4. Be careful with added sugars and fat. Most of us, including children, consume more sugar than we should. An obvious tip is to limit cookies, snack cakes, doughnuts, brownies, and other sweet baked goods. Sweet baked goods are often packed with sugars, as well as saturated and trans fats. Remember that these are meant to be treats and consumed only in small portions, every once in a while—not every day. Sugar is also found in foods we often don’t think of as being “sugary,” such as juice. If you pack juice, make sure it’s 100 percent juice, which is not always the case with many of the popular juice drinks for children. Water is an even better choice. Milk is an excellent source of dairy, if you are mindful of recommended servings per day and choose low-fat or non-fat milk rather than whole milk, which has more fat and cholesterol.
  5. Include variety and start early. The key to providing children with good nutrition is to have well-rounded meals that include the various food groups. When it comes to fruits and vegetables, keep it colorful and strive to eat fruits and vegetables that represent a whole rainbow of benefits. Presentation matters, even for children, so get creative with designing fun and visually appealing meals and snacks. Remember to start early and introduce healthy foods as early as infancy.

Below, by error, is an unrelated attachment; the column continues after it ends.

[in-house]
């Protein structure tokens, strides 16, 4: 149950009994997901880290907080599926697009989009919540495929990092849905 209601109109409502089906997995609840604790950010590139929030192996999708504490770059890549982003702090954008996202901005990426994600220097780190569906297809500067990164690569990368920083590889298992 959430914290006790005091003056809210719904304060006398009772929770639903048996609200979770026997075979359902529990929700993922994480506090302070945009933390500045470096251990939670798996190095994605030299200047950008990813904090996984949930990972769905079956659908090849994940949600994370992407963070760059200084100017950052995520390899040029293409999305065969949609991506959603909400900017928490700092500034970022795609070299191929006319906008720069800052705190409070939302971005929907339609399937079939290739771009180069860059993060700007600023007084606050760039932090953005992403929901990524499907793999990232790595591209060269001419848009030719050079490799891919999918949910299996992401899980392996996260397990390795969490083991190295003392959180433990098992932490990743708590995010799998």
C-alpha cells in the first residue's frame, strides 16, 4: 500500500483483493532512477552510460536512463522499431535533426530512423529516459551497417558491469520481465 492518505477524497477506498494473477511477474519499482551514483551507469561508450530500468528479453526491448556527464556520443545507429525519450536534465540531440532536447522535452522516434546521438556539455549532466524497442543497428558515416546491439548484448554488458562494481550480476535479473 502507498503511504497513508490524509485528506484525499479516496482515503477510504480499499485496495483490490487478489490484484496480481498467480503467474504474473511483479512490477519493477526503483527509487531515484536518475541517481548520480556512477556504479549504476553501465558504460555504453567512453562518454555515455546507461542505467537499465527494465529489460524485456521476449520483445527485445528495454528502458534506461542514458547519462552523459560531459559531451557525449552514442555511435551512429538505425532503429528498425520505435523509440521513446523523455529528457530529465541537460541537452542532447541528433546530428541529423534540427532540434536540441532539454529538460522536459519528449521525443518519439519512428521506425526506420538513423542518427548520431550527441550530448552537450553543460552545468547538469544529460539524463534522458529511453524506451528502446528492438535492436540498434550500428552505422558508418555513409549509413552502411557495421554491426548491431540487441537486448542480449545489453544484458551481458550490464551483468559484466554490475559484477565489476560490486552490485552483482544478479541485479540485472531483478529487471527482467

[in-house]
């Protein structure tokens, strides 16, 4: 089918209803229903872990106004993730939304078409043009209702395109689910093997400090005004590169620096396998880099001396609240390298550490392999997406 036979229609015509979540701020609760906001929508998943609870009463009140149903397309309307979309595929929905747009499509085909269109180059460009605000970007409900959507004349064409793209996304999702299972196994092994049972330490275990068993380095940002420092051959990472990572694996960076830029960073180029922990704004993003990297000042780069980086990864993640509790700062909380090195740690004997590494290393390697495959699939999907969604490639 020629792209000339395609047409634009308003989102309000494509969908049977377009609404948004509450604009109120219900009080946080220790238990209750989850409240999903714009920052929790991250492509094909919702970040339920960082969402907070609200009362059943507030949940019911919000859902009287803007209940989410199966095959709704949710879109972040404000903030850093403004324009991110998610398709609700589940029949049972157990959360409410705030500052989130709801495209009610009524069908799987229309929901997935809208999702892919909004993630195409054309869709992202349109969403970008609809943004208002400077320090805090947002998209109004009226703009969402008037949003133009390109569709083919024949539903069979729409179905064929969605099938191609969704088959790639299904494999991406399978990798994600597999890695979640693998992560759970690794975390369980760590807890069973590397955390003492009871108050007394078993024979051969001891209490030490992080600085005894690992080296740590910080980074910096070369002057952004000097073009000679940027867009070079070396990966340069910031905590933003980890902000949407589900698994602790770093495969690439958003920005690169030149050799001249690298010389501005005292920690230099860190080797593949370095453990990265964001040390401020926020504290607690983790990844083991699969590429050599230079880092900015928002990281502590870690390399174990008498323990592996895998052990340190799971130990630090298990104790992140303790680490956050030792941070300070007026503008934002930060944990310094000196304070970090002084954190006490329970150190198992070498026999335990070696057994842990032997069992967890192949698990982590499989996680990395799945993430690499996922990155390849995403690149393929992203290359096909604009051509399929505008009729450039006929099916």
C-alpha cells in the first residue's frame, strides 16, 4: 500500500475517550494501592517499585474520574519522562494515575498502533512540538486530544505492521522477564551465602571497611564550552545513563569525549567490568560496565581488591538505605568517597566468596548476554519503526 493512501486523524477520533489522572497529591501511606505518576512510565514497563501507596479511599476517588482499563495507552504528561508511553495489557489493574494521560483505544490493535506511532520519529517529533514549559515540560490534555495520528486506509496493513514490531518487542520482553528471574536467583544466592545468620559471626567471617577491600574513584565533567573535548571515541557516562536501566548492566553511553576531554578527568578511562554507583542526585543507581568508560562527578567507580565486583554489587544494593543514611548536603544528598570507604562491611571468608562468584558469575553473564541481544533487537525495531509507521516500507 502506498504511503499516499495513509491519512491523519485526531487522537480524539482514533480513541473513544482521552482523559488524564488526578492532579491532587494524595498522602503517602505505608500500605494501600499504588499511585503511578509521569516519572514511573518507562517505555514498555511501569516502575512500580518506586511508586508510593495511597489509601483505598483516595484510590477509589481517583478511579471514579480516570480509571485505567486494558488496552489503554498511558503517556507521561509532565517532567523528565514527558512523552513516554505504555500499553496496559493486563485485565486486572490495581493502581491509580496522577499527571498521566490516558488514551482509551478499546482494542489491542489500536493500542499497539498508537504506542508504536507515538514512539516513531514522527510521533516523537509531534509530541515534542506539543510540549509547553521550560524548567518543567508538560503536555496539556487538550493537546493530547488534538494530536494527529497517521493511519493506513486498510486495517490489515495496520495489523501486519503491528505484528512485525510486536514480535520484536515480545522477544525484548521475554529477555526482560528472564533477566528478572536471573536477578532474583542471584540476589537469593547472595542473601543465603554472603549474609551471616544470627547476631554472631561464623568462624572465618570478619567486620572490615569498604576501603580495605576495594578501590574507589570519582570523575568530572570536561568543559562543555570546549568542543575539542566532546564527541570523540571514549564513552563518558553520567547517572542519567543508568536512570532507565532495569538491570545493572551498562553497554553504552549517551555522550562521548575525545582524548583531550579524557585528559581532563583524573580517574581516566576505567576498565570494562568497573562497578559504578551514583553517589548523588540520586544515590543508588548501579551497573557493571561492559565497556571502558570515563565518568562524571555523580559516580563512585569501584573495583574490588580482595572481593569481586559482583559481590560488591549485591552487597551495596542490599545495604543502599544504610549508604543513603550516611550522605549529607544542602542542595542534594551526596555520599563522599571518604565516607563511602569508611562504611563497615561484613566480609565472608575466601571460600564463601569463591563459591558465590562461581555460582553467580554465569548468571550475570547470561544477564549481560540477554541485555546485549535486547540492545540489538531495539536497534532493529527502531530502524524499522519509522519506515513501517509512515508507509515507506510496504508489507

Lastly, children often do as they see. As parents and adults, we are in the best position to model healthy habits. It’s never too late to improve our own health habits!

This blog post is part of Comprando rico y sano, a program supported by the Walmart Foundation and General Mills, Inc.

 

Happy National Farmers Market Week!

Summer is prime time for fresh fruit and vegetables and nowhere is that more apparent than at your neighborhood farmers market, where you can find something delicious to eat in every color of the rainbow. Find a farmers market near you in the U.S. Department of Agriculture’s (USDA) Farmers Markets Directory.

IMG_1509Visiting a farmers market is a great way to make healthy food choices and support local farmers. The number of farmers markets that accept SNAP (Supplemental Nutrition Assistance Program) benefits keeps growing. Some farmers markets even participate in the Double Up program, which doubles the value of SNAP benefits spent, making it a great way to stretch your dollars. If you aren’t sure if you qualify for SNAP benefits, the USDA’s website has information about eligibility and enrollment. You can also take a look at NCLR’s list of community organizations that can help you with SNAP.

IMG_1632 (1)We are proud of the work of El Centro, our community partner in Kansas City, Kansas, which is promoting the fresh, seasonal foods available at farmers markets to the Latino community. An NCLR Affiliate, El Centro works closely with us on the Comprando Rico y Sano health program and provides tours of farmers markets to share insights on nutrition and help people learn how to eat healthily on a limited budget. These tours are part of the $5 dollar grocery tour challenge in which program participants are asked to purchase the ingredients for a healthy meal for $5 to feed a family of four. Enjoy the beautiful photos from El Centro’s tour of a farmers market!

This blog post is part of Comprando Rico y Sano, a program supported by the Walmart Foundation and General Mills, Inc.